Human Footprint: Can One Person Make A Difference?

Often, we believe that the only way to change the world is to make a grand scale political, technological, or behavioral change in the world. Oppositely, we believe that changing only ourselves will not make a difference and, therefore, we aren’t willing to change ourselves until everyone else changes as well.

Simply said, we don’t believe that changing only ourselves wouldn’t make any significant difference. As such, unless we are famous, influential, or have a lot of money, there is no way we can make a difference. Nothing can be further from the truth. Individual contribution plays a significant role in a great picture, even if no one notices.

Why Individual Changes Matter

For example, if we stop eating meat, we can have a notable impact on our health, environment, access to water, solving world hunger, saving rainforests, and decreasing pollution. We can do even more.

It is often hard to see the extent of our impact on the world when we consider it on a day-to-day basis. However, if we look at a person’s life over a period of several years or lifetime, the impact of the human footprint accumulates.

For example, it is estimated that for those of us who live in the US, in a lifetime we consume, on average 15 Cows, 12 Sheep, 24 Hogs, 46 Pigs, 49 Turkeys, 37 Ducks, 12 Geese, and 1.423 Chickens. We further eat 12.000 apples, 5.000 bananas, 13.000 oranges, 260 pineapples, 20.000 eggs, 20.000 potatoes, 500 pieces of bread, 500 hot dog rolls, 12.000 hamburger buns, and 15.000 candy bars, which, together with other artificial sources of sugar, adds up to 10,000 pounds sugar consumed. We drink 75.000 litters of water, 1.600 gallons of milk, 13.200 beers, 950 wine bottles, 45.000 cans of soda, and 60.000 cups of coffee.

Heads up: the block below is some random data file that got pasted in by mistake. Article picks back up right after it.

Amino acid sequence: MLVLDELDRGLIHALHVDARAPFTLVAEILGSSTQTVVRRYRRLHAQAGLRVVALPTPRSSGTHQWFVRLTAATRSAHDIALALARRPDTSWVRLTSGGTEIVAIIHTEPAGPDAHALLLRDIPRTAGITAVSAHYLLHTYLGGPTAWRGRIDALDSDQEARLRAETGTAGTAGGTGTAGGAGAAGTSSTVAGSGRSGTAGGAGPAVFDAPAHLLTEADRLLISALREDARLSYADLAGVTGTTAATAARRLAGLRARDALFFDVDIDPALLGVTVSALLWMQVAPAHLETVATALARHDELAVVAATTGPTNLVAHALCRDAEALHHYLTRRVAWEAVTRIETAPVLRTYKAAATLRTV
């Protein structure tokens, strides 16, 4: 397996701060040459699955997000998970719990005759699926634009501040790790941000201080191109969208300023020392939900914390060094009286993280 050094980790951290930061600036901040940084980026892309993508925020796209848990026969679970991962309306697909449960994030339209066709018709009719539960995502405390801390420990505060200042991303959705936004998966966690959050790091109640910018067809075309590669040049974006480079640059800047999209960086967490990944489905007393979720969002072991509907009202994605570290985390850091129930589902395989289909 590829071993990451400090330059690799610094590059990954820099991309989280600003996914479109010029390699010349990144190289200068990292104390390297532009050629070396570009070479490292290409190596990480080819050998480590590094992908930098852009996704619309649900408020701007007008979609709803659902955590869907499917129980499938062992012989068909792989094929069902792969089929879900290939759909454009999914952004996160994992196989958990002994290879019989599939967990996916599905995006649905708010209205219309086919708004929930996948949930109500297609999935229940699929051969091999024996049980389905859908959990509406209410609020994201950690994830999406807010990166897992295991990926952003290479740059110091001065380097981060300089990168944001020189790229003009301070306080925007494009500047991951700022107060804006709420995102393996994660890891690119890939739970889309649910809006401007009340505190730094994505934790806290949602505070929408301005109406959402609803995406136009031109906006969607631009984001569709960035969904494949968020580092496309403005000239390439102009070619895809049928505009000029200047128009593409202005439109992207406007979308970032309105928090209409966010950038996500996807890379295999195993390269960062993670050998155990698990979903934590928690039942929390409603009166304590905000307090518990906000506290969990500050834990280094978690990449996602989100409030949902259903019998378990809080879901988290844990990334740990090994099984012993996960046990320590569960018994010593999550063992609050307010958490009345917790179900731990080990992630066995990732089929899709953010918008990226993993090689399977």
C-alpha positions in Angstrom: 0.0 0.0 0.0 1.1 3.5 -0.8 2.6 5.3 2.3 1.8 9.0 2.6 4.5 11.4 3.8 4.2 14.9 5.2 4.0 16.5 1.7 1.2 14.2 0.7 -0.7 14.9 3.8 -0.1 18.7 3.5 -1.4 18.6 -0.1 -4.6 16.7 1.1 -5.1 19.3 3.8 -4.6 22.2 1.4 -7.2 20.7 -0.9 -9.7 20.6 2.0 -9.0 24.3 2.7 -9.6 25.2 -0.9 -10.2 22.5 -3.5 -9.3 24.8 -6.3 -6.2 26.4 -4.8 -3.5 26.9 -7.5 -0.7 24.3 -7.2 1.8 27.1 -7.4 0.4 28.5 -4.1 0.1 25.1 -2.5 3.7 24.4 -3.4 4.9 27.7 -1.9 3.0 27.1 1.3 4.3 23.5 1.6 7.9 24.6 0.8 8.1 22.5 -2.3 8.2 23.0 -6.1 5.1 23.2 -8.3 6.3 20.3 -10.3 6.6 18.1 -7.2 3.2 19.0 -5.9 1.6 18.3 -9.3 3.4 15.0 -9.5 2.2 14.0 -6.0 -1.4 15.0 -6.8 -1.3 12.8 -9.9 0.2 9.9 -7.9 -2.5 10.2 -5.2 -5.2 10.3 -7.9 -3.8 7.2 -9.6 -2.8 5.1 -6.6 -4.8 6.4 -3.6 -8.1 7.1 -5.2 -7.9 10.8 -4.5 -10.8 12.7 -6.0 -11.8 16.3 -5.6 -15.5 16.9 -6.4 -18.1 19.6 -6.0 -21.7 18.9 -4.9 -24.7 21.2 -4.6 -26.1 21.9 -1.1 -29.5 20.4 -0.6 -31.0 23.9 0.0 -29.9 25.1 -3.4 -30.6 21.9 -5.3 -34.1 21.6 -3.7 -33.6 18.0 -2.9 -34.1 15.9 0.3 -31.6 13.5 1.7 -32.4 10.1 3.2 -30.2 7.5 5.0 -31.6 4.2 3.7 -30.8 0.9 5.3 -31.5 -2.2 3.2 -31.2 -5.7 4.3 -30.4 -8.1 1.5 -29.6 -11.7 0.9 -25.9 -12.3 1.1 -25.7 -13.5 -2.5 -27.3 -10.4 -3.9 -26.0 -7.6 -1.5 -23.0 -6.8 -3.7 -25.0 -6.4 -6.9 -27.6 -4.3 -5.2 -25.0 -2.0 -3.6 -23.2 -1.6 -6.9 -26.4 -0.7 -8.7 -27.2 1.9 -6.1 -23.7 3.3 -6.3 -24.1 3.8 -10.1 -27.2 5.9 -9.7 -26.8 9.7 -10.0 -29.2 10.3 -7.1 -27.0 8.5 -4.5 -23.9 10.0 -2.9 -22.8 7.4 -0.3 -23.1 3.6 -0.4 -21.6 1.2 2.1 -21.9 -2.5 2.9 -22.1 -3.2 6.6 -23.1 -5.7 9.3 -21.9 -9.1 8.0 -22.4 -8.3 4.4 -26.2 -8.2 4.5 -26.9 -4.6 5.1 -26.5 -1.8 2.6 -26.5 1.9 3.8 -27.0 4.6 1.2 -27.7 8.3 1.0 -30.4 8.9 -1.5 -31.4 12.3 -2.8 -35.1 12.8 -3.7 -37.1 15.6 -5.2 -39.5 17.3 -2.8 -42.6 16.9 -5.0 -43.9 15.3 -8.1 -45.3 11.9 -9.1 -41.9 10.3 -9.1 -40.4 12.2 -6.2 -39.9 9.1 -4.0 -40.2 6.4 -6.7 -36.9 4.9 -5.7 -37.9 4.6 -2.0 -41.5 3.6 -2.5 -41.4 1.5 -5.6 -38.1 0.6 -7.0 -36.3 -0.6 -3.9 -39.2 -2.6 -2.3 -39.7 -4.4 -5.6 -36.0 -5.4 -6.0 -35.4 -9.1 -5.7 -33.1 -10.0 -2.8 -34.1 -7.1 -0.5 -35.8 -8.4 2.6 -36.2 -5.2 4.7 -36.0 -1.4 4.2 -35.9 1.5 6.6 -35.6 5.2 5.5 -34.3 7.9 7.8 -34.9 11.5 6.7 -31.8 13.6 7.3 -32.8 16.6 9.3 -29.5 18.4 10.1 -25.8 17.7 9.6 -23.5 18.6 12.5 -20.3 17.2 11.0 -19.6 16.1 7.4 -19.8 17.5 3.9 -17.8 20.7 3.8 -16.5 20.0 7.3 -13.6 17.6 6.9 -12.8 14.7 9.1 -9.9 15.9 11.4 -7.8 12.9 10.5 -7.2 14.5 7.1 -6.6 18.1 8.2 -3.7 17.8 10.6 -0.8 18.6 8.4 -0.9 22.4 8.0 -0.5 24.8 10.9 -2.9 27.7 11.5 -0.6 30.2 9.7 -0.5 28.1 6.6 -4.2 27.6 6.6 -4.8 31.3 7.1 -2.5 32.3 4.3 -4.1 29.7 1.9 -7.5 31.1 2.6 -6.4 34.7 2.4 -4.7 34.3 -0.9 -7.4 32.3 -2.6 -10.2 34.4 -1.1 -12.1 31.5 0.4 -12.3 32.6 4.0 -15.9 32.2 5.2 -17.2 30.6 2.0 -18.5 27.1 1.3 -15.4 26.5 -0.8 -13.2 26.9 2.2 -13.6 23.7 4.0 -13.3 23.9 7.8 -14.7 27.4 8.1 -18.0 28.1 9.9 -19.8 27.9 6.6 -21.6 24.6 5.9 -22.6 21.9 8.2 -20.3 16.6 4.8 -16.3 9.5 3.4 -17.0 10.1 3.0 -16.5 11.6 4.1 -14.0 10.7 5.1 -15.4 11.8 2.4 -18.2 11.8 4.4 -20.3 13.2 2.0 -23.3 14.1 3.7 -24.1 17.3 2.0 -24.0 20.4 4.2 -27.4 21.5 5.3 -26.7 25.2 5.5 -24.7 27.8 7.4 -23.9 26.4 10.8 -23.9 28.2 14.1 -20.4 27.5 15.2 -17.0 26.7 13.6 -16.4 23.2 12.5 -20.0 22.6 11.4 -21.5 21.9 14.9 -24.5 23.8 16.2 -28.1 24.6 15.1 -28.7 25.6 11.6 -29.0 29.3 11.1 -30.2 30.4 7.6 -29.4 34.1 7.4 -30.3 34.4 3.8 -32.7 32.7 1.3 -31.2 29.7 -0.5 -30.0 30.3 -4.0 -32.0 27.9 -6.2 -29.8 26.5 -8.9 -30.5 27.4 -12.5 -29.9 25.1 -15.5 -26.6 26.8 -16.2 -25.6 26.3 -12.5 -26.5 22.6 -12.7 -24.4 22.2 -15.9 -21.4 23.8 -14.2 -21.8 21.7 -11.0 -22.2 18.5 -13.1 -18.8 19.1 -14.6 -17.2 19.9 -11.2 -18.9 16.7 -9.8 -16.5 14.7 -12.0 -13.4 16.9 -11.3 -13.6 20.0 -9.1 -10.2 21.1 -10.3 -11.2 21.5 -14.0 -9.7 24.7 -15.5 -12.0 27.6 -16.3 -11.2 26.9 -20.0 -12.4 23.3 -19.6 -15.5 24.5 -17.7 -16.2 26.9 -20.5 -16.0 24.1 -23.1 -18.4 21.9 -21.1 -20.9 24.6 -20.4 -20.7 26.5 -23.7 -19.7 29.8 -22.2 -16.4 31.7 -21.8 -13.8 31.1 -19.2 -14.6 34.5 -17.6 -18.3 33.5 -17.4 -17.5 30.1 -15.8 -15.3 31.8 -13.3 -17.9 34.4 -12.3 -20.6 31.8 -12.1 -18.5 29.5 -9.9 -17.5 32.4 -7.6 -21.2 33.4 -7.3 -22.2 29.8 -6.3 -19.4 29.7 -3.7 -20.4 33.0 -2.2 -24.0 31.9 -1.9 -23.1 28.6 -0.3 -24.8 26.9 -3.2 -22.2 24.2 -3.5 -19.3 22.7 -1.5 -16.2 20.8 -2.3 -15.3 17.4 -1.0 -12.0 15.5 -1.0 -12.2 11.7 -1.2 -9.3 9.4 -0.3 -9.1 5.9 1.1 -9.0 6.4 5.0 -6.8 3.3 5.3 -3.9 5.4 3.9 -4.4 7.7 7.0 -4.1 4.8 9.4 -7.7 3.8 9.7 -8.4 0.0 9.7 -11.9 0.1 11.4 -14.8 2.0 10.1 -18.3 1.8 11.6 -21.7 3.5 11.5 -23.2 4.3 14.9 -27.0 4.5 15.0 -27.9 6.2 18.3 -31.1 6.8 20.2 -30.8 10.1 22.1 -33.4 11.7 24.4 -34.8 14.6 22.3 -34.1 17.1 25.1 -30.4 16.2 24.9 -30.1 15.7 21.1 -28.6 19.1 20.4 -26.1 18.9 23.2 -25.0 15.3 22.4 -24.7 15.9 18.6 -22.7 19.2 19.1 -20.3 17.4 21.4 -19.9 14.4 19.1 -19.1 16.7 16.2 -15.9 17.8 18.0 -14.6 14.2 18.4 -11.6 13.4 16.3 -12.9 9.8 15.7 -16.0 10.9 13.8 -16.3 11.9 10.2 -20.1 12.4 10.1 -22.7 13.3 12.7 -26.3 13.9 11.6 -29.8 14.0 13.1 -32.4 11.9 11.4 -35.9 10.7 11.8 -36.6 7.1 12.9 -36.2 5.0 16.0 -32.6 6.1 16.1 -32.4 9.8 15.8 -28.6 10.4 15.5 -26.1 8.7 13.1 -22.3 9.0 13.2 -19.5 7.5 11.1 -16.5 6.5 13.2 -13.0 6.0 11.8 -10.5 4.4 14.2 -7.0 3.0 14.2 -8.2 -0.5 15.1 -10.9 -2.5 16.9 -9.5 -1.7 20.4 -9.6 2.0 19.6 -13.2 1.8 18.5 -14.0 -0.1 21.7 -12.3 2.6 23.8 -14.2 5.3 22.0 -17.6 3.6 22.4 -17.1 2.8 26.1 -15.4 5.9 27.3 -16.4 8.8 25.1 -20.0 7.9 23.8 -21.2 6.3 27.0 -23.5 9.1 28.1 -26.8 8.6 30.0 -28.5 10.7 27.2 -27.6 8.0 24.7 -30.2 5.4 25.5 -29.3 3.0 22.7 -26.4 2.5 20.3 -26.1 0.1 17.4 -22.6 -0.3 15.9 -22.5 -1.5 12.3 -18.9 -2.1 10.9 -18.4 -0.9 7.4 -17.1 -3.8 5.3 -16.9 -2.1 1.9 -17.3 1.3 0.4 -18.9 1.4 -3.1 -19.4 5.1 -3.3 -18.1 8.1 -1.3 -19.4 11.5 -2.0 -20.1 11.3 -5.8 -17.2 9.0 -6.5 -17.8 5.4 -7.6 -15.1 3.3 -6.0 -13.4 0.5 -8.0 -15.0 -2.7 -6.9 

It is reported that we throw away up to 20-30% of all food items because we buy too much of it and don’t consume it on time. For a family of four could mean anywhere between $1,400 and $2,300 food wasted per year. This, together with all food lost due to low harvesting, storage, and transportation practices, adds up 50% waste of all food produced. So much for solving the world’s hunger.

Furthermore, on average, we use 160 toothbrushes, 400 toothpaste, 650 bars of soap, 200 shampoo bottles, 270 deodorants, 35 hairstyle gels, 219 bottles of mouthwash, 80 packs of floss and 1.095 packs of chewing gum, 400 skincare products, 25 nail polishes, 40 perfumes, and 50 lipstick tubes. We take 28.433 showers, using in process 700.000 gallons of water. We also own 7 washing machines, 5 refrigerators, 8 microwaves, 7 air conditioners, 10 TV, 15 computers, 10 homes, and 12 cars, in which we drive 625.000 miles (around 25 times the world), which consume 31.500 gallons of gasoline. We watch up to 4 hours of TV per day, which adds up to an astonishing 12,5 years in front of the TV. We read 415 books (6 books per year) and 5.000 newspapers. We spend 9.000 dollars on new home decoration and 53.000 dollars on cloth. We produce 15 tons of trash, 15 tons of plastic, 565.000 gallons of sewage, and 500 tons of CO2 emissions.

But there is more…

Plastic, specifically, presents some additional problems, since it takes several lifetimes to biodegrade. This, in turn, means that all the plastic trash that was ever created still exists in some form or another on our planet today, and we are always producing more and more of it. This is why, perhaps, so much of it ends up floating in our rivers and seas, causing environmental problems that we hear on TV.